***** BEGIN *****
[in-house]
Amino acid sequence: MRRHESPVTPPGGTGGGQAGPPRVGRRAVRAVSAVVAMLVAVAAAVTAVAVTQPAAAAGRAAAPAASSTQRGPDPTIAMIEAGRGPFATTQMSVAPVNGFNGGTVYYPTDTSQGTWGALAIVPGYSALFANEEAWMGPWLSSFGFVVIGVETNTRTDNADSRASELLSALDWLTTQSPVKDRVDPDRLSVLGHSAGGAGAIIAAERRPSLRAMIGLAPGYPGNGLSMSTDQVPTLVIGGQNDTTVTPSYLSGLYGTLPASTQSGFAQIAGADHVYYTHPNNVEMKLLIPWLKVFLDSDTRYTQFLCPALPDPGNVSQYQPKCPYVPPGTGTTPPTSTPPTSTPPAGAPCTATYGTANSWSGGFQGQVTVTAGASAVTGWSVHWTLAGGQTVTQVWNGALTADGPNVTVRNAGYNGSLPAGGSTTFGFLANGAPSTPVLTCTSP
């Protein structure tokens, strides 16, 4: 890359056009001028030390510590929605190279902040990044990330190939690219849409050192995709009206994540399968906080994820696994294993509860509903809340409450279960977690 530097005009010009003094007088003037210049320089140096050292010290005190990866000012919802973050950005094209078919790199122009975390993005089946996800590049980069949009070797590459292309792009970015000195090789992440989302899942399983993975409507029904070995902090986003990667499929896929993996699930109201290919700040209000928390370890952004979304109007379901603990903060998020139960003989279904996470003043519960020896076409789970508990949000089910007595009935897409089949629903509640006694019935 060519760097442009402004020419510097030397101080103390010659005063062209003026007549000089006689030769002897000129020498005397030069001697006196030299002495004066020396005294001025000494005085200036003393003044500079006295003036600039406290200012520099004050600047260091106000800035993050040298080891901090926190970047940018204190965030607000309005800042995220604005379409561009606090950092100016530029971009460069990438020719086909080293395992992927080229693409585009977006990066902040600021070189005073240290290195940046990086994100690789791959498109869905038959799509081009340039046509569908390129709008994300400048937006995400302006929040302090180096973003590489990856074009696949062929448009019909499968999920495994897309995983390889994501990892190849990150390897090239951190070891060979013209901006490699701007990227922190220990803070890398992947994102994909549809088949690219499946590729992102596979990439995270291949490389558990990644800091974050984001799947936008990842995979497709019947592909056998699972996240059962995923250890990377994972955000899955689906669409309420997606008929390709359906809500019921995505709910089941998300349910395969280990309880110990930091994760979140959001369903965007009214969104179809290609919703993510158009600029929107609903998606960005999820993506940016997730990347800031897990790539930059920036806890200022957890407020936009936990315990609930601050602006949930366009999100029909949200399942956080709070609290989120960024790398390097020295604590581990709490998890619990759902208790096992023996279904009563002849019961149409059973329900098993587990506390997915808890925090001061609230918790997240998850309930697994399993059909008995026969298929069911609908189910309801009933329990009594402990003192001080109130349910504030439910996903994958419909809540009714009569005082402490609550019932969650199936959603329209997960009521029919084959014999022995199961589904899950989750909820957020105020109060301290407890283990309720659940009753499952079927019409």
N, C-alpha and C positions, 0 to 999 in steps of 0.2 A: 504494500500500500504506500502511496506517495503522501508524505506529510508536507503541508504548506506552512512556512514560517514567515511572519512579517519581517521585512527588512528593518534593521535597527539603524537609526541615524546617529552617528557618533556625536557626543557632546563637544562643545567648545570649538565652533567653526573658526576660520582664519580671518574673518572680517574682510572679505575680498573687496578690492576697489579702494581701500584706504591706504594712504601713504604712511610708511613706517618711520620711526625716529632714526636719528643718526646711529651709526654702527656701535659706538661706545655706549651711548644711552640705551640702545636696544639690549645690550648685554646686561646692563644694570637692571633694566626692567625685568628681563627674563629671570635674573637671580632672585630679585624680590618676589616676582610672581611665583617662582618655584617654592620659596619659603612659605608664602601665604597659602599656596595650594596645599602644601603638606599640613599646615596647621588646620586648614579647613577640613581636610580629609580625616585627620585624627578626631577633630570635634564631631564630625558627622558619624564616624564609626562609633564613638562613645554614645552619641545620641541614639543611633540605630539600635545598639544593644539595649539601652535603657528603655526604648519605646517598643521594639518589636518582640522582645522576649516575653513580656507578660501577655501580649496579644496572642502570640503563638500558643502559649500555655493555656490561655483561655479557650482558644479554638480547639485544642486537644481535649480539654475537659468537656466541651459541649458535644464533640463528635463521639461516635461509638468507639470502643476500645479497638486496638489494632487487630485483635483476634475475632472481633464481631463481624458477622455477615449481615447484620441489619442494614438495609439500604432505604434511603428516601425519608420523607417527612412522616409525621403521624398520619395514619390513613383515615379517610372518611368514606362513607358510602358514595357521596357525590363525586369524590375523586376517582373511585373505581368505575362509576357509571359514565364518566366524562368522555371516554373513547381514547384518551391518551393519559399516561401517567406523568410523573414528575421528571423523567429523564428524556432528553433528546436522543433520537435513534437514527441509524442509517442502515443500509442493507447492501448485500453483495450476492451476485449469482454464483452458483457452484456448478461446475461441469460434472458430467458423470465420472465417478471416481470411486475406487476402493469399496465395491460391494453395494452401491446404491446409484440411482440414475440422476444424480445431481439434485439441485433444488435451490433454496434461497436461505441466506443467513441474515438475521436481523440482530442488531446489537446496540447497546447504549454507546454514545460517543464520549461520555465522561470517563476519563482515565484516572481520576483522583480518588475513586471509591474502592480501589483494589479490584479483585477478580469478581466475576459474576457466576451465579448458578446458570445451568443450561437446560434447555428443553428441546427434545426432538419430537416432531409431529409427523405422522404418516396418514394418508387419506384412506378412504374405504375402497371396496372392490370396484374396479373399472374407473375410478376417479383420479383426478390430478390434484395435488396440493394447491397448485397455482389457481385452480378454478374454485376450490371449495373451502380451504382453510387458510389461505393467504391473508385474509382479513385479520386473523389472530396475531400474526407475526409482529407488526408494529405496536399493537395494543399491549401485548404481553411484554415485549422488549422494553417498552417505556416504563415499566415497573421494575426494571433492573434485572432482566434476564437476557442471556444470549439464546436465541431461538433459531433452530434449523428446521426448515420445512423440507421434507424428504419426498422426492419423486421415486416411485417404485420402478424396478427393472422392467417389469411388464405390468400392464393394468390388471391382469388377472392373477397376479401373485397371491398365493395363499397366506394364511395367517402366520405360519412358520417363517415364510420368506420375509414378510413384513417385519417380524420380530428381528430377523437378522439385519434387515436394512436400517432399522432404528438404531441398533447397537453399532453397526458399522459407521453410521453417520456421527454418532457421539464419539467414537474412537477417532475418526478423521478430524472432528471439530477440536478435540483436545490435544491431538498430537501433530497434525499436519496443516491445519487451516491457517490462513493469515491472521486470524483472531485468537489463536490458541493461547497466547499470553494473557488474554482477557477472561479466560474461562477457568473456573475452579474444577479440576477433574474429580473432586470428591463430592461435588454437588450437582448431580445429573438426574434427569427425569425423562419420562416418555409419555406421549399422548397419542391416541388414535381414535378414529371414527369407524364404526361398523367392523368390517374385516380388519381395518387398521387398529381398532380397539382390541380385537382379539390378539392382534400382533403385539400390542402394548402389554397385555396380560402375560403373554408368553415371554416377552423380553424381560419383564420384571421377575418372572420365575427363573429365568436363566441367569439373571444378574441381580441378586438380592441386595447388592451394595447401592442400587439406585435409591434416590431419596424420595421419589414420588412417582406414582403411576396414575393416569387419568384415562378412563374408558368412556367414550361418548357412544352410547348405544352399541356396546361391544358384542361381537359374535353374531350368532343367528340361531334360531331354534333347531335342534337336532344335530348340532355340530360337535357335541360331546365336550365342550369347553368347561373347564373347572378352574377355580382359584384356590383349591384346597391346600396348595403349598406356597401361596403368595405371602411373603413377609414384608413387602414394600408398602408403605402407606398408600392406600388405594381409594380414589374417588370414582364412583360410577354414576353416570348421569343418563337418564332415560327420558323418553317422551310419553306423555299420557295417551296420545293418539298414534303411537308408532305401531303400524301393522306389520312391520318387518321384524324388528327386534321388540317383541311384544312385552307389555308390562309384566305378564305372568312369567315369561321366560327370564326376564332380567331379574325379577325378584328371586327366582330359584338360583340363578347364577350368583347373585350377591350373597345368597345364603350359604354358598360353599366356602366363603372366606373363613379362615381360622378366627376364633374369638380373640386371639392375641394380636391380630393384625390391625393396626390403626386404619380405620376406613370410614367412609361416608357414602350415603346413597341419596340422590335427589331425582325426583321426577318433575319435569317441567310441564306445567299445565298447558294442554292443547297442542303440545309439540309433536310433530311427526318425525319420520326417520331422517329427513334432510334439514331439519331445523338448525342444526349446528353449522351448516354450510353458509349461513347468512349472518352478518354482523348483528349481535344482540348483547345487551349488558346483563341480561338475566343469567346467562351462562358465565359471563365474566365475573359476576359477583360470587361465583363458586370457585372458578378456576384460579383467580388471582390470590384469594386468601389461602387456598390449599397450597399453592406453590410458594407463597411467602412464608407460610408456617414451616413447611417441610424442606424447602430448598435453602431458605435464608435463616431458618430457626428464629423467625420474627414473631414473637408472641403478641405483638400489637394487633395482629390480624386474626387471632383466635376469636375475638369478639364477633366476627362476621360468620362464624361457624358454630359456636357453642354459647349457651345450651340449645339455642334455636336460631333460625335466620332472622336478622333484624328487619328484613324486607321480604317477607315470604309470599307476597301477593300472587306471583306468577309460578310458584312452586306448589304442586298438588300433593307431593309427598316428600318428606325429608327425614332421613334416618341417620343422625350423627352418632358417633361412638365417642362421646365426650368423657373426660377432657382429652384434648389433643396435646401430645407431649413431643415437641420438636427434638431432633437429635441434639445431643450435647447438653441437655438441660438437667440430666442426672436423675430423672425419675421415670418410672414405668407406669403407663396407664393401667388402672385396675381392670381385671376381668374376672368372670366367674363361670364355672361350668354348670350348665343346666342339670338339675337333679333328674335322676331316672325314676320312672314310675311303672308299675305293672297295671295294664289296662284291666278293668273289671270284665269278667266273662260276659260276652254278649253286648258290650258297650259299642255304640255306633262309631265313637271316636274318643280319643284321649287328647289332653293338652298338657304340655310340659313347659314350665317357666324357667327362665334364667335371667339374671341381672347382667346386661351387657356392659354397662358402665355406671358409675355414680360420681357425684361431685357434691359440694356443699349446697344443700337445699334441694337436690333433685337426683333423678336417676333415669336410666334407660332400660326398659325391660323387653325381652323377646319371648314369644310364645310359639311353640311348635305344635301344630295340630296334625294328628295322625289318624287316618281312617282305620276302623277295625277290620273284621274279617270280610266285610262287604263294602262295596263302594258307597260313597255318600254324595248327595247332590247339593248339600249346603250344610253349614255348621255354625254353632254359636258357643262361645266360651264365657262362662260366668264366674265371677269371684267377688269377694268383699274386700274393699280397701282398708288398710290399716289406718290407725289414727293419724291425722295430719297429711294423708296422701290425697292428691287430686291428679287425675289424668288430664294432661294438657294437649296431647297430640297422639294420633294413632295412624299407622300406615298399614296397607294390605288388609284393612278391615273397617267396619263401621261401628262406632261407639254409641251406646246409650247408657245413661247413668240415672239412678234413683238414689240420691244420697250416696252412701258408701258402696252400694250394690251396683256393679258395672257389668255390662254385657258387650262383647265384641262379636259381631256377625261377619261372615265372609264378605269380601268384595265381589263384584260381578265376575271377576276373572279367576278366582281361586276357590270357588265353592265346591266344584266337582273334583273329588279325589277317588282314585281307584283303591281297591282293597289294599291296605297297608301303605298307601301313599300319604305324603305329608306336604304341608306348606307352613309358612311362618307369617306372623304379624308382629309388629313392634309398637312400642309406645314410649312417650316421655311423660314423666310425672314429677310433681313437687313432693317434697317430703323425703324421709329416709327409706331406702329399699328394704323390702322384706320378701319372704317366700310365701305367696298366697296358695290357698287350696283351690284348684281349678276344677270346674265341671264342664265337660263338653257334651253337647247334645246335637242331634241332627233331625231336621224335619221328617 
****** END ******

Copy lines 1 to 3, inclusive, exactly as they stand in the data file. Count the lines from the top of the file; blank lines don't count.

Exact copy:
[in-house]
Amino acid sequence: MRRHESPVTPPGGTGGGQAGPPRVGRRAVRAVSAVVAMLVAVAAAVTAVAVTQPAAAAGRAAAPAASSTQRGPDPTIAMIEAGRGPFATTQMSVAPVNGFNGGTVYYPTDTSQGTWGALAIVPGYSALFANEEAWMGPWLSSFGFVVIGVETNTRTDNADSRASELLSALDWLTTQSPVKDRVDPDRLSVLGHSAGGAGAIIAAERRPSLRAMIGLAPGYPGNGLSMSTDQVPTLVIGGQNDTTVTPSYLSGLYGTLPASTQSGFAQIAGADHVYYTHPNNVEMKLLIPWLKVFLDSDTRYTQFLCPALPDPGNVSQYQPKCPYVPPGTGTTPPTSTPPTSTPPAGAPCTATYGTANSWSGGFQGQVTVTAGASAVTGWSVHWTLAGGQTVTQVWNGALTADGPNVTVRNAGYNGSLPAGGSTTFGFLANGAPSTPVLTCTSP
């Protein structure tokens, strides 16, 4: 890359056009001028030390510590929605190279902040990044990330190939690219849409050192995709009206994540399968906080994820696994294993509860509903809340409450279960977690 530097005009010009003094007088003037210049320089140096050292010290005190990866000012919802973050950005094209078919790199122009975390993005089946996800590049980069949009070797590459292309792009970015000195090789992440989302899942399983993975409507029904070995902090986003990667499929896929993996699930109201290919700040209000928390370890952004979304109007379901603990903060998020139960003989279904996470003043519960020896076409789970508990949000089910007595009935897409089949629903509640006694019935 060519760097442009402004020419510097030397101080103390010659005063062209003026007549000089006689030769002897000129020498005397030069001697006196030299002495004066020396005294001025000494005085200036003393003044500079006295003036600039406290200012520099004050600047260091106000800035993050040298080891901090926190970047940018204190965030607000309005800042995220604005379409561009606090950092100016530029971009460069990438020719086909080293395992992927080229693409585009977006990066902040600021070189005073240290290195940046990086994100690789791959498109869905038959799509081009340039046509569908390129709008994300400048937006995400302006929040302090180096973003590489990856074009696949062929448009019909499968999920495994897309995983390889994501990892190849990150390897090239951190070891060979013209901006490699701007990227922190220990803070890398992947994102994909549809088949690219499946590729992102596979990439995270291949490389558990990644800091974050984001799947936008990842995979497709019947592909056998699972996240059962995923250890990377994972955000899955689906669409309420997606008929390709359906809500019921995505709910089941998300349910395969280990309880110990930091994760979140959001369903965007009214969104179809290609919703993510158009600029929107609903998606960005999820993506940016997730990347800031897990790539930059920036806890200022957890407020936009936990315990609930601050602006949930366009999100029909949200399942956080709070609290989120960024790398390097020295604590581990709490998890619990759902208790096992023996279904009563002849019961149409059973329900098993587990506390997915808890925090001061609230918790997240998850309930697994399993059909008995026969298929069911609908189910309801009933329990009594402990003192001080109130349910504030439910996903994958419909809540009714009569005082402490609550019932969650199936959603329209997960009521029919084959014999022995199961589904899950989750909820957020105020109060301290407890283990309720659940009753499952079927019409």